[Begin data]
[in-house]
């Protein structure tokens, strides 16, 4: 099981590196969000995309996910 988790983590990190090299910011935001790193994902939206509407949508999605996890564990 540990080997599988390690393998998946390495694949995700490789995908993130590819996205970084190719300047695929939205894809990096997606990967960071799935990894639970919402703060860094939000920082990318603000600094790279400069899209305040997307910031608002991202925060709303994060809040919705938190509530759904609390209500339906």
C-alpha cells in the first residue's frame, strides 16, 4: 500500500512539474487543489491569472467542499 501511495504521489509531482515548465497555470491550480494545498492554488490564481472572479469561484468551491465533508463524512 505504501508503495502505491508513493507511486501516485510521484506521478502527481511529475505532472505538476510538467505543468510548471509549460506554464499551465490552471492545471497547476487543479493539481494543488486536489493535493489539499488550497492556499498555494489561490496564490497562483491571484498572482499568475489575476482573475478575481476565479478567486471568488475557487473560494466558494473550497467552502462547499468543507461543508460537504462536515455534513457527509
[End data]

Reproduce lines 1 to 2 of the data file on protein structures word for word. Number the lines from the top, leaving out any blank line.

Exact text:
[in-house]
């Protein structure tokens, strides 16, 4: 099981590196969000995309996910 988790983590990190090299910011935001790193994902939206509407949508999605996890564990 540990080997599988390690393998998946390495694949995700490789995908993130590819996205970084190719300047695929939205894809990096997606990967960071799935990894639970919402703060860094939000920082990318603000600094790279400069899209305040997307910031608002991202925060709303994060809040919705938190509530759904609390209500339906």